Agricultural expansion through farmland has been a key driver of growth in several parts of the world to cope with the increasing needs for food. In many jurisdictions, the ownership and possession of farmland by foreigners has been subject to restrictions and incentives. This Global Practice Guide: Restrictions and Incentives on Ownership of Farmland, prepared members of the Lex Mundi Agribusiness practice group, provides insights for agribusiness companies and investors regarding potential opportunities and restrictions in this burgeoning area. The overview for Thailand is provided below, while the full guide can be found on the Lex Mundi website.
1. How is farmland typically defined? Please include details of any usage and size requirements if applicable.
Under the Agriculture Land Reform Act B.E. 2518 (1975), “farmland” can be typically defined as land used predominantly for agriculture. Additionally, “agriculture” covers paddy cultivation, plantations, orchards, animal rearing, fisheries, and aquatic animal breeding.
The Agriculture Land Reform Office (ALRO) is a government authority that obtains land by taking it from the public domain or purchasing and expropriating it from landowners. ALRO reforms the land into agricultural areas to provide for people who are deemed appropriate.
Section 30 of the Agriculture Land Reform Act regulates all land or immovable property which has been obtained by ALRO. ALRO has the power to allocate this land to agricultural workers (i.e. farmers) or agricultural institutions according to the rules, methods, and conditions prescribed by the responsible committee. The following qualifications shall be met:
- Not to exceed 50 rai* for an agricultural worker and persons in the same family engaging in other fields of agricultural work, except as in (2);
- Not to exceed 100 rai for an agricultural worker and persons in the same family engaging in animal husbandry classified as large animals according to the notification of the Ministry of Agriculture and Cooperatives;
- The land area must be used as the committee deems appropriate for an agricultural institution considering their category and procedures.
Other than ALRO’s allocation of land to agricultural workers and the agricultural institutions as mentioned above, any person or legal entity who wishes to lease, hire-purchase, buy, or use agricultural land or immovable property to engage in business supporting or relating to agriculture must obtain approval from ALRO according to the regulations and conditions approved by the committee. However, the size of the land shall not exceed 50 rai.
2. Is government approval required in order to take an interest in farmland (by means of acquisition, lease or otherwise)?
As mentioned above, the right to use farmland under the Agriculture Land Reform Act shall be approved by ALRO.
3. If government approval is required, are there procedural requirements, licences and/or permits to be obtained or waiting periods which may affect the transfer of the interest in farmland?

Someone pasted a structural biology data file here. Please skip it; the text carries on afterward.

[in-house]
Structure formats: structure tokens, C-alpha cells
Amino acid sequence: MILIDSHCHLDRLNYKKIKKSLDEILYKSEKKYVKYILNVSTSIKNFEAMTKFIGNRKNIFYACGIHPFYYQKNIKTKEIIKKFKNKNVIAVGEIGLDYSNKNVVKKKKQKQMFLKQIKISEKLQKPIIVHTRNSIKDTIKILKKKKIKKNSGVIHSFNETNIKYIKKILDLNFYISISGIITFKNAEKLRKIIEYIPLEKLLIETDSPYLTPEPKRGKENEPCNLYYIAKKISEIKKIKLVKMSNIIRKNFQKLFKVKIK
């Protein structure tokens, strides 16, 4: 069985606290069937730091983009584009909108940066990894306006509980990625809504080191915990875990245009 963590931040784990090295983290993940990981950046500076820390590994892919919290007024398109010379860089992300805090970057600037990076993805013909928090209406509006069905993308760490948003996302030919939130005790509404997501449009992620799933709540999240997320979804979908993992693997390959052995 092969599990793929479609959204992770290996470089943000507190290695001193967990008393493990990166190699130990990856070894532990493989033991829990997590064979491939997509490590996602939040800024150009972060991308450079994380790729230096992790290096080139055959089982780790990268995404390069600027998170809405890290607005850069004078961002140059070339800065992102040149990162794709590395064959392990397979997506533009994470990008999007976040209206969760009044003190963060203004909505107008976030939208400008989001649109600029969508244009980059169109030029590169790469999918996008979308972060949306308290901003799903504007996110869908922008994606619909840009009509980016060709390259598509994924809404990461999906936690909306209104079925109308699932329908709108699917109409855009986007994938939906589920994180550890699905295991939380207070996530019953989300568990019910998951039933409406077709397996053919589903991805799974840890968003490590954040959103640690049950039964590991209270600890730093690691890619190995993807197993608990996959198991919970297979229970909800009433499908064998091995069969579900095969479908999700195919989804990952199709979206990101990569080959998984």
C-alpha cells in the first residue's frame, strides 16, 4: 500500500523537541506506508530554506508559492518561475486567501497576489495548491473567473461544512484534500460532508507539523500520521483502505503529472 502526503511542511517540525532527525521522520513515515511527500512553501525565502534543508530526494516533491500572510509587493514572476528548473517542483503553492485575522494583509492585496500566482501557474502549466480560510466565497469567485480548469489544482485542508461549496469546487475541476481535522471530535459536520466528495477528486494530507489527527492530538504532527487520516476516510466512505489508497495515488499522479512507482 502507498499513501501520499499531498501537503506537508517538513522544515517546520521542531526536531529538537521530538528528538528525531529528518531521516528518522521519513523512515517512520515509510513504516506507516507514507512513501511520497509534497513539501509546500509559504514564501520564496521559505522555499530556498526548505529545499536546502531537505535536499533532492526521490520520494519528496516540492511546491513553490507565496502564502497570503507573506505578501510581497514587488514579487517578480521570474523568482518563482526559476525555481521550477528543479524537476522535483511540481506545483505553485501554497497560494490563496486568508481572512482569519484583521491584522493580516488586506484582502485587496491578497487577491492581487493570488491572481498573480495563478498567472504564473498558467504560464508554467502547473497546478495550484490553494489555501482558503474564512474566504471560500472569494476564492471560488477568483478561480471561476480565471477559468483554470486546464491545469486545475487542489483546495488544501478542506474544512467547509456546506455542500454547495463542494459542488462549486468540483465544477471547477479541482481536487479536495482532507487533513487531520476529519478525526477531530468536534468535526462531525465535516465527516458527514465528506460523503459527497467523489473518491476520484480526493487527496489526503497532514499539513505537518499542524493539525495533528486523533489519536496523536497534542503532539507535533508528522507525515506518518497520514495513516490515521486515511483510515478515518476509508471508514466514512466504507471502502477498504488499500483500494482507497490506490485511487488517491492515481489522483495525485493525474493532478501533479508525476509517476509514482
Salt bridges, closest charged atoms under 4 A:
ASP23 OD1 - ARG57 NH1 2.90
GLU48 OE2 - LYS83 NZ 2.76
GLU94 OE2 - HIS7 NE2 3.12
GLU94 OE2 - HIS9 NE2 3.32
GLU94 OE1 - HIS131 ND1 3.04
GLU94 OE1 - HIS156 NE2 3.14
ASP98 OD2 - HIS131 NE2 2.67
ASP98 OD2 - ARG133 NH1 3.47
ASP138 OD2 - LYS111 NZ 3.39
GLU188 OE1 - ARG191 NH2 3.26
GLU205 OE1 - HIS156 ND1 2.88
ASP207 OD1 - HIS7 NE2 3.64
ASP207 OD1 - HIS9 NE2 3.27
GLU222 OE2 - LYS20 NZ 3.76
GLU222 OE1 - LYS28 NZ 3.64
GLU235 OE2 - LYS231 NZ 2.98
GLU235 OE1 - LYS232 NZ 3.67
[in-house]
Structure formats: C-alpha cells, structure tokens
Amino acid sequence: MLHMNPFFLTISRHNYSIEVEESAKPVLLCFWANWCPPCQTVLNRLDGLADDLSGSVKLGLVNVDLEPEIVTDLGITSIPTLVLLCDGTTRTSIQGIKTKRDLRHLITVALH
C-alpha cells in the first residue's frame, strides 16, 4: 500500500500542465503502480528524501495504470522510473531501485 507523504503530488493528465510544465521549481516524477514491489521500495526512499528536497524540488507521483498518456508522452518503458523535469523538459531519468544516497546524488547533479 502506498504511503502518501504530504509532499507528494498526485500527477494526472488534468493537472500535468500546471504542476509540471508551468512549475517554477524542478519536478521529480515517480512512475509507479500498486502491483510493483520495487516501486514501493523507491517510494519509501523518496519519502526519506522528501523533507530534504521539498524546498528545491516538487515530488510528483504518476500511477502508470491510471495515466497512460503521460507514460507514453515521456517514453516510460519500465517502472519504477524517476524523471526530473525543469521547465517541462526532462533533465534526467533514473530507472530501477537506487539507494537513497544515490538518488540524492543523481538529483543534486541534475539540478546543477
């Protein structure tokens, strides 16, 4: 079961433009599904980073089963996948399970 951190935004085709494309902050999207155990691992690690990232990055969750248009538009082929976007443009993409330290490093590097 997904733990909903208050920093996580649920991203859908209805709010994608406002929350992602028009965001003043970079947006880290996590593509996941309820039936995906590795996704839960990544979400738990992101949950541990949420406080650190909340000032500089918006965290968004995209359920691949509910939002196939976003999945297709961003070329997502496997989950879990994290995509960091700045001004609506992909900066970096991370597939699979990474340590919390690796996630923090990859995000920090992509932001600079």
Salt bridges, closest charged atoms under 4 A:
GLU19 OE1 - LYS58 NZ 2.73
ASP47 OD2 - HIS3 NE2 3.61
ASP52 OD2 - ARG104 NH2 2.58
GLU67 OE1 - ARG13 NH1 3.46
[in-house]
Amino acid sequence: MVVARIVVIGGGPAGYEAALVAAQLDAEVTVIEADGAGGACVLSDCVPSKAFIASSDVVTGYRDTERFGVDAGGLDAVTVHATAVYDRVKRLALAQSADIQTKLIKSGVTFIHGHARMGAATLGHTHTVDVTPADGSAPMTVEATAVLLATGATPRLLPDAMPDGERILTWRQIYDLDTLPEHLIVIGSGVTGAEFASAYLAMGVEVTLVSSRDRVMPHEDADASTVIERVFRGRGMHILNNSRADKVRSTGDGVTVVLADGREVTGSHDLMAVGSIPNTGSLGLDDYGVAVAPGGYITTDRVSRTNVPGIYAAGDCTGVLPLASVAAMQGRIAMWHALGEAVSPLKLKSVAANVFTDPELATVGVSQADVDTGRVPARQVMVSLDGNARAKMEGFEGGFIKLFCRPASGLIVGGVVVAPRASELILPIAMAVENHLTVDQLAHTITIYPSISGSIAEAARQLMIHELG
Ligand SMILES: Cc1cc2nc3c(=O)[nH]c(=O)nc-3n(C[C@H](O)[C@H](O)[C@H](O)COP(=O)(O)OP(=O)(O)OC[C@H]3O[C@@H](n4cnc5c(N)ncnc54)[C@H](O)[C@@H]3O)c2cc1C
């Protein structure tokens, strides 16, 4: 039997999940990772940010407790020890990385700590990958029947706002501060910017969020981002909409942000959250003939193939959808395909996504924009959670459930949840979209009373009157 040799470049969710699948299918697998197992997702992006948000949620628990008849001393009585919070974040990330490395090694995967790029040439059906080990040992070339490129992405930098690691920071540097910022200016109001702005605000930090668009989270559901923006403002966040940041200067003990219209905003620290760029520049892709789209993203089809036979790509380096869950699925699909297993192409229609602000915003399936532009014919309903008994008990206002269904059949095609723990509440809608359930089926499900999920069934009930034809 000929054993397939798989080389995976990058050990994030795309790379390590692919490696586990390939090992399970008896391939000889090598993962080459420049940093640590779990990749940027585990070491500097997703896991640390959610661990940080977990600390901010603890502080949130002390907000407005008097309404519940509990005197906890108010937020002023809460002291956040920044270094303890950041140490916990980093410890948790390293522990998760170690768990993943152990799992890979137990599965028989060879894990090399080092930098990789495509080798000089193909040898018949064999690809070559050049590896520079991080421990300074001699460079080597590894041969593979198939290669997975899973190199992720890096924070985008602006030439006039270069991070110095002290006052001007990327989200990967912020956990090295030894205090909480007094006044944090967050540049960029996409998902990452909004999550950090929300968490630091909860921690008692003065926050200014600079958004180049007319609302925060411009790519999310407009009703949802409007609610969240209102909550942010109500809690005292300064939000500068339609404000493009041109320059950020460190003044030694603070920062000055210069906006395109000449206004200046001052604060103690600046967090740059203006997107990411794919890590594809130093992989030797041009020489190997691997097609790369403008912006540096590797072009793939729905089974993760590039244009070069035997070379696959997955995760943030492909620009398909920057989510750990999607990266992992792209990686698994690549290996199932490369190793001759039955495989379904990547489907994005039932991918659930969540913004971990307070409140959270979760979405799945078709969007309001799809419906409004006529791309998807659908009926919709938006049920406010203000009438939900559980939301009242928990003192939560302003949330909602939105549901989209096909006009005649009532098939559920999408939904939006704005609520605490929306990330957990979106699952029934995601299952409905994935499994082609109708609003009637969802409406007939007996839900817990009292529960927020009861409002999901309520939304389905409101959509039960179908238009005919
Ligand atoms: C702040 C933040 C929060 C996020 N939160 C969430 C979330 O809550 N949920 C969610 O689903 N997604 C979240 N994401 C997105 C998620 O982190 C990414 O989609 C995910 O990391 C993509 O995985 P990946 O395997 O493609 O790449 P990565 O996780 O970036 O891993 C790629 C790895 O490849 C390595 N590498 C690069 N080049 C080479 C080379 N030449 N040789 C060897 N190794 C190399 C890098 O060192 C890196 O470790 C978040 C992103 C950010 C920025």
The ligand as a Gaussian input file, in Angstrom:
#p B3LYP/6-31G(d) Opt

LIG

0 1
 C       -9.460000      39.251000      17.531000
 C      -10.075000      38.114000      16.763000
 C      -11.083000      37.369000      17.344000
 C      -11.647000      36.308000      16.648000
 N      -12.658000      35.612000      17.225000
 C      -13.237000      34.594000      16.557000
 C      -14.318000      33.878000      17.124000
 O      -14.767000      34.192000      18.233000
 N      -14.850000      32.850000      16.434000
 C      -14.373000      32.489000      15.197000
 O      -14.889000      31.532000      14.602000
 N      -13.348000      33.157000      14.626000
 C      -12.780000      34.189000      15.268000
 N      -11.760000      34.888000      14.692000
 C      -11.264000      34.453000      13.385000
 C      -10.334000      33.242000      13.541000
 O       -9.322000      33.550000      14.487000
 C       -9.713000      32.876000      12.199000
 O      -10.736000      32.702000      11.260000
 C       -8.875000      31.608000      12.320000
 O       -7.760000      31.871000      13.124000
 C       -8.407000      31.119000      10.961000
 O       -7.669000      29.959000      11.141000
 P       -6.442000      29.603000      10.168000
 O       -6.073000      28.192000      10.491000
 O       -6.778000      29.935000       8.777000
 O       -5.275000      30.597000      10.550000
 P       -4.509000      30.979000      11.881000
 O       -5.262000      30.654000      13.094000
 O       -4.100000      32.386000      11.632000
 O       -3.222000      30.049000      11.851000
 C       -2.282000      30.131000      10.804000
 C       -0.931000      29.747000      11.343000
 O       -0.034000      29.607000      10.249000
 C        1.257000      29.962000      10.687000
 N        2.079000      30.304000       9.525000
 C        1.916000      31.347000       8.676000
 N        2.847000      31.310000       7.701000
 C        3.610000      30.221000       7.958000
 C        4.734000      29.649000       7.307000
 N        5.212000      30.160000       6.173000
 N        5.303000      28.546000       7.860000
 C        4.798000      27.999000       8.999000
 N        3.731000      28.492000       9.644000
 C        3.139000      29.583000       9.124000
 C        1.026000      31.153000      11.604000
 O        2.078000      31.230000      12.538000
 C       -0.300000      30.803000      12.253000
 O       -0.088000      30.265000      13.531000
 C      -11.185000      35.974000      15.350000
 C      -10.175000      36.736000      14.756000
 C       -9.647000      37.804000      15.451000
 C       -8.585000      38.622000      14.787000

A person who wishes to take interest in agricultural land from ALRO must submit the application to either the Central ALRO or the Provincial ALRO in which the land is located.
It generally takes about 1.5-2 years to obtain approval and/or the Sor Por Gor 4-01 certificate.
4. Is local presence required in order to take an interest in farmland?
The applicant must be Thai (either a juristic person or an individual) to take interest in farmland but does not require a local presence in Thailand.
5. Which governmental authorities are involved in the determination of the regulations of ownership of farmland?
Regulations on ownership of farmland are determined by ALRO of the Ministry of Agriculture and Cooperatives.
6. Does the government offer any incentives or encourage the acquisition of farmland? For example, the government may offer tax exemptions on the purchase of farmland.
The registration fee of the rights over land related to agricultural land reform under the Agriculture Land Reform Act is eligible for exemptions.
7. What kind of encumbrances typically affect farmland?
A person or legal entity who is granted rights under the Agriculture Land Reform Act shall not have the right to subdivide or transfer rights to such land to others except by way of inheritance or transference to an agricultural institution or ALRO.
8. What is the process for finding out about the existence of encumbrances affecting farmland?
The existence of encumbrances can be checked at the Department of Land and the Provincial ALRO where the land is located.
9. What kind of permits and/or licenses are you required to hold if you have an interest in farmland?
“Sor Por Gor 4-01” is a certificate to enter and use certain reformed land, which will be issued to the agricultural worker or agricultural institution who received the land allocated by ALRO, while other persons approved by ALRO to lease, hire-purchase, or buy land will receive title deed and an agreement entered into between ALRO and the applicant.
10. Is any reform expected to the laws affecting the ownership of farmland?
No reform is currently expected.
* 1 rai = 400 square wah (1600 sq. meters) = 0.4 acres = 0.16 hectares
1 ngan = 100 square wah
1 square wah = 4 sq. meters